Sinclair Broadcast Group of Maryland, owner of the largest chain of television stations in the nation, plans to preempt regular programming two weeks before the Nov. 2 election to air a documentary that accuses Sen. John F. Kerry of betraying American prisoners during the Vietnam War.
Sinclair has ordered its 62 stations, some of which are in the critical swing states of Ohio, Florida, Iowa and Wisconsin, to air "Stolen Honor: Wounds That Never Heal" during prime-time hours next week. The Sinclair station group collectively reaches 24 percent of U.S. television households.
"Stolen Honor" focuses on Kerry's antiwar testimony to Congress in 1971 and its effect on American POWs in Vietnam. Kerry testified that U.S. forces routinely committed atrocities in Vietnam. The film, produced independently of Sinclair, includes interviews with former POWs who say their Vietnamese captors used Kerry's comments to undercut prisoner morale.
Sinclair, based in the Baltimore suburb of Hunt Valley, decided to air the film after it was rejected for airing by the major broadcast networks, vice president Mark Hyman said. "This is a powerful story," Hyman said. "The networks are acting like Holocaust deniers and pretending [the POWs] don't exist. It would be irresponsible to ignore them."
Kerry campaign spokesman David Wade yesterday called the film "lies" and "a smear" and characterized Sinclair as "another one of President Bush's powerful corporate friends trying to help him."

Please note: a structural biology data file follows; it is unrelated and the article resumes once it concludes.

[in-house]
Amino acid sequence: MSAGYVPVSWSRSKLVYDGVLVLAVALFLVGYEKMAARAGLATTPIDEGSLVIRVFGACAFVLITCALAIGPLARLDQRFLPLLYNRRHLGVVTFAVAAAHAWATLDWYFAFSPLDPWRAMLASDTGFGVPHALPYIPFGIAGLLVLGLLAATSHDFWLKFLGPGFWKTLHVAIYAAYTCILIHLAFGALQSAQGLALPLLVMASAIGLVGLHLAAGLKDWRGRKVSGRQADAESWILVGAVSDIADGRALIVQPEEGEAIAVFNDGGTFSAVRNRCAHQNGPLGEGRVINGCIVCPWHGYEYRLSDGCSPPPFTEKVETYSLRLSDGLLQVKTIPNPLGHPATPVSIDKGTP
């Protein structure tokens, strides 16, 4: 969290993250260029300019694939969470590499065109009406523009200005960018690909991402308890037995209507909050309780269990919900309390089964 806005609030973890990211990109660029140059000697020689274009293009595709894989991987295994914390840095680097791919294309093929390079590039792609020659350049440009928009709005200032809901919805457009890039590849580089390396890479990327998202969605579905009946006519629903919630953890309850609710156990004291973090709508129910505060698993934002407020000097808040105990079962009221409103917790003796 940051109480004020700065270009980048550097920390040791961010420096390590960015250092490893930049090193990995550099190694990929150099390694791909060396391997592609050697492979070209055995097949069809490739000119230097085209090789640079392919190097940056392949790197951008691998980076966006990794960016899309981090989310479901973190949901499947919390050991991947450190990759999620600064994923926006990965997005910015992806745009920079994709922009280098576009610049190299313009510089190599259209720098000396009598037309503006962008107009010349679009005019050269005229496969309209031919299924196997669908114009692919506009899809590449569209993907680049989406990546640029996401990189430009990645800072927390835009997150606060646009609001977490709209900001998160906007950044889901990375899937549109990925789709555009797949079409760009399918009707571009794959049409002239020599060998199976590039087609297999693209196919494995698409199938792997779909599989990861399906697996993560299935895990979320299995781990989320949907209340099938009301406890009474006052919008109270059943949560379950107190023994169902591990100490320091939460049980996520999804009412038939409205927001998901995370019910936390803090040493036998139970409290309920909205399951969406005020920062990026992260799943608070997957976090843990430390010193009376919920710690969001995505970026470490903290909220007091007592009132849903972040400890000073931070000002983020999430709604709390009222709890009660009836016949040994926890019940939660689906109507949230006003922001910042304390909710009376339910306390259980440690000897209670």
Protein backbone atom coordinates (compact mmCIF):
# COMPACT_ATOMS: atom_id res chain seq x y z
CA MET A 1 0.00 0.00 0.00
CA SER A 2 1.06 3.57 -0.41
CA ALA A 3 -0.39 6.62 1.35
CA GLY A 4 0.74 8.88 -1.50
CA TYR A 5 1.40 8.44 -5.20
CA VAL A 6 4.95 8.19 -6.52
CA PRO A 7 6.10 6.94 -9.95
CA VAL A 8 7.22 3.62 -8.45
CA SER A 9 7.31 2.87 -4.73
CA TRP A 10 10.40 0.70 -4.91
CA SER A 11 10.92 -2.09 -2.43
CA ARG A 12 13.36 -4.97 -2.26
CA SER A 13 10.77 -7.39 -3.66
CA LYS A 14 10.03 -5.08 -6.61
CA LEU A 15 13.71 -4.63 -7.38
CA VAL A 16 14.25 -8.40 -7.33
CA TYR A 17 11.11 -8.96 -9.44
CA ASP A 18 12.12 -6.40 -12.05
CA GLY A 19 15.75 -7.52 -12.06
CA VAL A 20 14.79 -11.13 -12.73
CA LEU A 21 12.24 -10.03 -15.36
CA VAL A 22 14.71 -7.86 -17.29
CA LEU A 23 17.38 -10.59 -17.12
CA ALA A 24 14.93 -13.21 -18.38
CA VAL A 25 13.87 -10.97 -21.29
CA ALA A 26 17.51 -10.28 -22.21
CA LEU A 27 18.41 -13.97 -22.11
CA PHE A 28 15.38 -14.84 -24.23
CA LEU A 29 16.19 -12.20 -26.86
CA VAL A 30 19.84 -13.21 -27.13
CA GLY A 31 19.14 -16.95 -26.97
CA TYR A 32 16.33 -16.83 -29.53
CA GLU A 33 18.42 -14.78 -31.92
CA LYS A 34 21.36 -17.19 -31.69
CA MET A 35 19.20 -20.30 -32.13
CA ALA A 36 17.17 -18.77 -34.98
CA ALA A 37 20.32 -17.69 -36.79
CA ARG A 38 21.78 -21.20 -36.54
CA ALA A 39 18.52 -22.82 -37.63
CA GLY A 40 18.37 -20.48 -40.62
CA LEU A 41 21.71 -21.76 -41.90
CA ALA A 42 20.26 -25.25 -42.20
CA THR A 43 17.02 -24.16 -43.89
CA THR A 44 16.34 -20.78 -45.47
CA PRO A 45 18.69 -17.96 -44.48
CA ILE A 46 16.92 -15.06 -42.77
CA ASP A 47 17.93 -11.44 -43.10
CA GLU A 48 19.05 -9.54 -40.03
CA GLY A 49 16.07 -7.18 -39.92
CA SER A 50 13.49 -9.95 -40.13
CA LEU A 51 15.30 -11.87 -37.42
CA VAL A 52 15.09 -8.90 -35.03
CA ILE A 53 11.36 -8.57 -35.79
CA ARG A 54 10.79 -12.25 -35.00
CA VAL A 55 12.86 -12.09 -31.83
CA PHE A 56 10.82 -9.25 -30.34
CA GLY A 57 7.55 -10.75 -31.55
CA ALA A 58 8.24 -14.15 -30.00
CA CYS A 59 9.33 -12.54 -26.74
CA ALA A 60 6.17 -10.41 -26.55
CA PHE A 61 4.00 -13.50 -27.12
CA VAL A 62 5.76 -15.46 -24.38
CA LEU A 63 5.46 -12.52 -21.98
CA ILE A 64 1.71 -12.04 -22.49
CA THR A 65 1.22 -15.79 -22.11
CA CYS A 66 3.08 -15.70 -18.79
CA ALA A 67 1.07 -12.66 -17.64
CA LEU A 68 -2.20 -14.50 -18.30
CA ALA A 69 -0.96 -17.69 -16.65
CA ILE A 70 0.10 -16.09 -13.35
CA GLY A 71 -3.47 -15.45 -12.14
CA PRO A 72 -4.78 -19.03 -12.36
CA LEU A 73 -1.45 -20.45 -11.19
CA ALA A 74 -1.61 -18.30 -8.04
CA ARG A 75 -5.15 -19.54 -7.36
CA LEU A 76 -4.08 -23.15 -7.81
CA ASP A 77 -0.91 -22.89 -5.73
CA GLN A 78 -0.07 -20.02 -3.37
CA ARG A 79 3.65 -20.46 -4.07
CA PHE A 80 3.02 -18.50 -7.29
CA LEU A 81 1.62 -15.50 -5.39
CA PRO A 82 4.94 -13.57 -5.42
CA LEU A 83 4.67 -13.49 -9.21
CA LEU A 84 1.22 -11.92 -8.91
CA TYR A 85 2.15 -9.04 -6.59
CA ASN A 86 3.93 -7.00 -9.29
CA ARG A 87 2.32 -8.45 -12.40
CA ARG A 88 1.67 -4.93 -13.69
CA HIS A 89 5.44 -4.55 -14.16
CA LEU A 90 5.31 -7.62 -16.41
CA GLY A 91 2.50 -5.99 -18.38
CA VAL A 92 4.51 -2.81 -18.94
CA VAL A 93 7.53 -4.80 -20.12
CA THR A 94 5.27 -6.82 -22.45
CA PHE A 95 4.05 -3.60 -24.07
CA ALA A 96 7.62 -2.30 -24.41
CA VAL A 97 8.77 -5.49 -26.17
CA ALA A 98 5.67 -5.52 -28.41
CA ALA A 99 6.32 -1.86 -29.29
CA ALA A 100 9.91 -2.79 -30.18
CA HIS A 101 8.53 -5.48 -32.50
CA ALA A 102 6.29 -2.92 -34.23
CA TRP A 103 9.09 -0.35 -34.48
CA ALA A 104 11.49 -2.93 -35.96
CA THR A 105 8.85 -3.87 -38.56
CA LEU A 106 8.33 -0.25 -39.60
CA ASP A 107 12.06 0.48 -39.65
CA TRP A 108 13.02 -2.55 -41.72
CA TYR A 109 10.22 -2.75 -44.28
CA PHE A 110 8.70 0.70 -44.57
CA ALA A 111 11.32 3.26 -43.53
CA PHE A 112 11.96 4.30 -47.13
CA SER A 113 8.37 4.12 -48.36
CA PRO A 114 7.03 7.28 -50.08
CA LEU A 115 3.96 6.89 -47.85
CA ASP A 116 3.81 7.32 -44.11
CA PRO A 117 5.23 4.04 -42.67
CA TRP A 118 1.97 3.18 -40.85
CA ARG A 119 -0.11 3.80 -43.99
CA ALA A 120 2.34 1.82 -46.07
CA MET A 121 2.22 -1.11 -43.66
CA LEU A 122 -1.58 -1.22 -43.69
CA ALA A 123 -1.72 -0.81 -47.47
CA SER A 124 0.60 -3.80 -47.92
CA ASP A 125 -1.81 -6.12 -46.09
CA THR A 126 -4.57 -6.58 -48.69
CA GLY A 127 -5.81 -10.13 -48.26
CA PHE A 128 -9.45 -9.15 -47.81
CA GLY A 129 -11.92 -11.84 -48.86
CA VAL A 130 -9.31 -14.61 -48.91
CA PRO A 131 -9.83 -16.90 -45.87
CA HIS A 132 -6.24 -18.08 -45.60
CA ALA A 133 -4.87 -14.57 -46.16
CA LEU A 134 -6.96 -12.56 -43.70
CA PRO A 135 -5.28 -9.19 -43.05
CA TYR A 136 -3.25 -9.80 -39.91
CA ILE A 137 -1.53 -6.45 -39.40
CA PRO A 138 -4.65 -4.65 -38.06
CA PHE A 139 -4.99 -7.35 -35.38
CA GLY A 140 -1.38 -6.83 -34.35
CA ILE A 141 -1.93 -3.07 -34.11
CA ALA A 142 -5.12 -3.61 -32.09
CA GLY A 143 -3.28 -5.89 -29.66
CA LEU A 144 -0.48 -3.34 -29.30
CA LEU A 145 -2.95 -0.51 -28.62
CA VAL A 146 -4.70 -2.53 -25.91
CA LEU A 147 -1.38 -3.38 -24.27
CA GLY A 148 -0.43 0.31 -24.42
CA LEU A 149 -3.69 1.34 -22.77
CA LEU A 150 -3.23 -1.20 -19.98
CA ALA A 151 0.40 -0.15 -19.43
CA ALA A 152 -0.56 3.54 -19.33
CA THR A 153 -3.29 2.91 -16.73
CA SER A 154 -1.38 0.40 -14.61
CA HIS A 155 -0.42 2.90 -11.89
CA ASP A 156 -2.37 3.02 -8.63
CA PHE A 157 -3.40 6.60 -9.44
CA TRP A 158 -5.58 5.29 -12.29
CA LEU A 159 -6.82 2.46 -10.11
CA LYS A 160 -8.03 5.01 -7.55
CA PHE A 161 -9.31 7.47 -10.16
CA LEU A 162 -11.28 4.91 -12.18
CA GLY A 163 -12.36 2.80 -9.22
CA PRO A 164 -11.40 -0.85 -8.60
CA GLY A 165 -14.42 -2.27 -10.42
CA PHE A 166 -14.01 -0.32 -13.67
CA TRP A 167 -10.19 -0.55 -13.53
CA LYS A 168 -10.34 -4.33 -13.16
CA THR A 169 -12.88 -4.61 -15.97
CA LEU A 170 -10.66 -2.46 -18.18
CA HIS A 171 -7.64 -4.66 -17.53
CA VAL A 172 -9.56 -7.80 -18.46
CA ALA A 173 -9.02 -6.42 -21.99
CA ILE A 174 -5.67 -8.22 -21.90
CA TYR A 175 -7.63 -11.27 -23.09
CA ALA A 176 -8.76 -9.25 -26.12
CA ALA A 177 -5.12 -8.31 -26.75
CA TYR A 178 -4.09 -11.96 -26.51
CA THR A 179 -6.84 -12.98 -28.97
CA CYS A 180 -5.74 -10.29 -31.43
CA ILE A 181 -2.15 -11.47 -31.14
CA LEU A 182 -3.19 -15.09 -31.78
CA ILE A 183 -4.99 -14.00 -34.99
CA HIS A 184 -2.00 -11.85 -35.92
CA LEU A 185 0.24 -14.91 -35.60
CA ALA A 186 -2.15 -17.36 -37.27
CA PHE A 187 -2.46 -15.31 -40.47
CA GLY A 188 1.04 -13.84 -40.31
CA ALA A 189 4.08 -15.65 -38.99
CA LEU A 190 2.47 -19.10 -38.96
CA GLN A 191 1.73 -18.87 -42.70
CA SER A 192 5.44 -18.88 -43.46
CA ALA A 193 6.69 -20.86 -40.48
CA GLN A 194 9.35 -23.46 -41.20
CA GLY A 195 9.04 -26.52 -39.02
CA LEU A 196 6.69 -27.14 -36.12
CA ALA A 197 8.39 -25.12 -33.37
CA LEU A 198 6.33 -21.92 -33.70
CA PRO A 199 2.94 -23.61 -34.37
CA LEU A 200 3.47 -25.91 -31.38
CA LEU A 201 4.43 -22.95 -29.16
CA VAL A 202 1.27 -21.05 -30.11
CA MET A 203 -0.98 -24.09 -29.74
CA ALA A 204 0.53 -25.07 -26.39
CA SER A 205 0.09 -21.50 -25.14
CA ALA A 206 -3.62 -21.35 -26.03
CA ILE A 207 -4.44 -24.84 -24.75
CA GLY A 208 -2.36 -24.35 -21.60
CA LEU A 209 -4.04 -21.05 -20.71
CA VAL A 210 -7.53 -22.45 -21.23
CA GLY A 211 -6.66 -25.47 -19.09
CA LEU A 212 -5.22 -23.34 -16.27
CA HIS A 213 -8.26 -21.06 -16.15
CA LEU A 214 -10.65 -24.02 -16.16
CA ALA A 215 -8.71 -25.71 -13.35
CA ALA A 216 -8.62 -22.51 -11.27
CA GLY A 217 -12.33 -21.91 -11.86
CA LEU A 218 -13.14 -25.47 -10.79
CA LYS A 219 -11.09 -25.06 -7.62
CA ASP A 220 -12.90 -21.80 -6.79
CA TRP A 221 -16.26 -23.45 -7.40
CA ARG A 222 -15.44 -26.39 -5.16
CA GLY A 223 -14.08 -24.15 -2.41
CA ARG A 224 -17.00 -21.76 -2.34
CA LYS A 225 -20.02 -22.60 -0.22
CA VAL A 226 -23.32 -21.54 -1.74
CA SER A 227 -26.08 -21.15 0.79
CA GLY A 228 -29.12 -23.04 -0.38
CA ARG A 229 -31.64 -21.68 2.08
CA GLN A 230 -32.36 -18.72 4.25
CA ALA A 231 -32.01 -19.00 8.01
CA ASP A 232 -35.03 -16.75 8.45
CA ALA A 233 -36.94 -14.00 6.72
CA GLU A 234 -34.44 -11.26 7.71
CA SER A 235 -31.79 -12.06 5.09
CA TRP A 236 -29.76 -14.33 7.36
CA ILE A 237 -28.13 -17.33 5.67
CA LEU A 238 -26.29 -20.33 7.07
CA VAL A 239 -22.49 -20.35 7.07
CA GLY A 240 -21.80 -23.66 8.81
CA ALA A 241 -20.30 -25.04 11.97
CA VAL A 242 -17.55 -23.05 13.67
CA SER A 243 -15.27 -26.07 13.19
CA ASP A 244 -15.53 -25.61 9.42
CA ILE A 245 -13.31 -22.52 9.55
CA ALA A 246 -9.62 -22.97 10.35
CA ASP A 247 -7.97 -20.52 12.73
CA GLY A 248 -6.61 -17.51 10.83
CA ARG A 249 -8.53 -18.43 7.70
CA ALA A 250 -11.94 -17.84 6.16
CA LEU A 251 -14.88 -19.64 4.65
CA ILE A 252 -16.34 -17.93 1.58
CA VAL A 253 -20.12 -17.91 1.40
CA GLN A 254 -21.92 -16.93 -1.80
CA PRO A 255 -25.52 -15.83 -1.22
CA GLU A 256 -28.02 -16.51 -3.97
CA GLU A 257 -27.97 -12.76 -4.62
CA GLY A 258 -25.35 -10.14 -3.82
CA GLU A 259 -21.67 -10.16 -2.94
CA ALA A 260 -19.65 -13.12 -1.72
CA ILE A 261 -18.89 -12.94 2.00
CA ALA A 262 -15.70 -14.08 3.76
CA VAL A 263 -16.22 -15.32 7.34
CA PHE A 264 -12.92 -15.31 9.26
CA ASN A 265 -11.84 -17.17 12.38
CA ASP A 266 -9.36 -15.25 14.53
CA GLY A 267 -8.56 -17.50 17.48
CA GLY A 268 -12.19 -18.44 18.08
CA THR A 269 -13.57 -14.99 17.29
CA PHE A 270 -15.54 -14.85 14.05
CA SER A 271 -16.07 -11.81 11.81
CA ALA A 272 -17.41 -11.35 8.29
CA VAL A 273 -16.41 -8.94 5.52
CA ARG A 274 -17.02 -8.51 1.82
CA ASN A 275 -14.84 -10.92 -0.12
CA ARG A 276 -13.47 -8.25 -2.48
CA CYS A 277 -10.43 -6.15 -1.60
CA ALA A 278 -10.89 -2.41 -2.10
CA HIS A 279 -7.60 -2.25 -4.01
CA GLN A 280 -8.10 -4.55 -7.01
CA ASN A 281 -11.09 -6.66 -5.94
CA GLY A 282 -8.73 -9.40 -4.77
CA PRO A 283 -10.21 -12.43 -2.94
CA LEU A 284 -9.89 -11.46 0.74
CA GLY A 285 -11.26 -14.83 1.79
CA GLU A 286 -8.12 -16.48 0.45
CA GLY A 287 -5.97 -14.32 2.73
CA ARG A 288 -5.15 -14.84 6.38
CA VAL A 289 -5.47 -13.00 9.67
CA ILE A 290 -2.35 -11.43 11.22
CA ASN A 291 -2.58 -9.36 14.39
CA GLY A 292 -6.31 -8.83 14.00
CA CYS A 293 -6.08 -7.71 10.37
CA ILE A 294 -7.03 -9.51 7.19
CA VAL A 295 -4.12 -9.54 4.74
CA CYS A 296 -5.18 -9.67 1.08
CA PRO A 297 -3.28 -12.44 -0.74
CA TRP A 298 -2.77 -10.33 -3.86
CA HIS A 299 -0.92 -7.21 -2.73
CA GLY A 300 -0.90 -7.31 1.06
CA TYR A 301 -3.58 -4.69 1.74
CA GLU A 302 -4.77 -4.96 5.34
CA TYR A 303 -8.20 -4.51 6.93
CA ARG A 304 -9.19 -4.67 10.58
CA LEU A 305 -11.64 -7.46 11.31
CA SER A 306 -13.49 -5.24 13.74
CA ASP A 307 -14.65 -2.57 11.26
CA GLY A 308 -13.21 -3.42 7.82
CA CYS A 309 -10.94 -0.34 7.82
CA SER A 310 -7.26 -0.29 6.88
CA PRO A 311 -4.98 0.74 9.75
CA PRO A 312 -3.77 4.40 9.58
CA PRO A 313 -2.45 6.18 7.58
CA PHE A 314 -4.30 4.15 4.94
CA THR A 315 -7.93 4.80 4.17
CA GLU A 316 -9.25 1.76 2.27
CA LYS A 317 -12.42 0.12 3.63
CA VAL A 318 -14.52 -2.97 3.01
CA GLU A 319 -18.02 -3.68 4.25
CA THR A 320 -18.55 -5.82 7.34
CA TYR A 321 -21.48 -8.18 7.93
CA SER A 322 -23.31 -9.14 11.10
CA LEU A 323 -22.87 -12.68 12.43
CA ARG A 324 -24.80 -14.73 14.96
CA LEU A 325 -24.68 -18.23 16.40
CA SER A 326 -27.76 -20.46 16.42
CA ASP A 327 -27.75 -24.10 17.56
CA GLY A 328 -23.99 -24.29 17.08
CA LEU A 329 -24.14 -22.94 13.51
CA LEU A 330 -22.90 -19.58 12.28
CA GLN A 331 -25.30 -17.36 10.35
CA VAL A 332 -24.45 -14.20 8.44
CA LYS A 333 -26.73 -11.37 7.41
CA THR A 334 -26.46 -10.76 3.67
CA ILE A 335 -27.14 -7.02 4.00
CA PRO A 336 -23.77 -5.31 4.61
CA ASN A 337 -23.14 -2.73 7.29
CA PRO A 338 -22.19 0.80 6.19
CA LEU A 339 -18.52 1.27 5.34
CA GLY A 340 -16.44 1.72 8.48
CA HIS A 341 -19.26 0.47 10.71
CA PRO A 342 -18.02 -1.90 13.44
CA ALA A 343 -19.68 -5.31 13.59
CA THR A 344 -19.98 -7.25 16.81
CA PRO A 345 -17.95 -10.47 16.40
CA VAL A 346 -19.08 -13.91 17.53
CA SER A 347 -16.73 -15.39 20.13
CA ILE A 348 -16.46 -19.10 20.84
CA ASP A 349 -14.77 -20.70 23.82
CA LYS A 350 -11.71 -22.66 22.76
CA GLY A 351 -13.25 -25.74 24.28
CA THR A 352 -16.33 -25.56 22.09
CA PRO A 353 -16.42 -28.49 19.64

Hyman said Sinclair has invited Kerry to appear on a discussion program after the broadcast, but Kerry's campaign has declined. The invitation to Kerry could help Sinclair satisfy federal requirements to provide "equal time" to candidates in an election.
Sinclair's top executives, including members of the controlling Smith family, have been strong financial supporters of Bush's campaign. The company made news in April when it ordered seven of its ABC-affiliated stations not to air a "Nightline" segment that featured a reading of the names of U.S. soldiers killed in Iraq; a Sinclair executive called that broadcast "contrary to the public interest."
Sinclair also is one of the few station-group owners that puts corporate opinion on its local newscasts. Hyman delivers conservative commentaries called "The Point."
The "Stolen Honor" documentary, which was released in early September, raises many of the same issues brought up by Swift Boat Veterans for Truth, an anti-Kerry group that has run ads in battleground states criticizing Kerry's wartime record and antiwar activities, especially his 1971 testimony.
The documentary's producer -- a small production company in Harrisburg, Pa., headed by a former journalist, Carlton Sherwood -- has no official connection to the Swift boat group. However, one of the POWs in the film, Paul Galanti, has appeared in a Swift boat ad.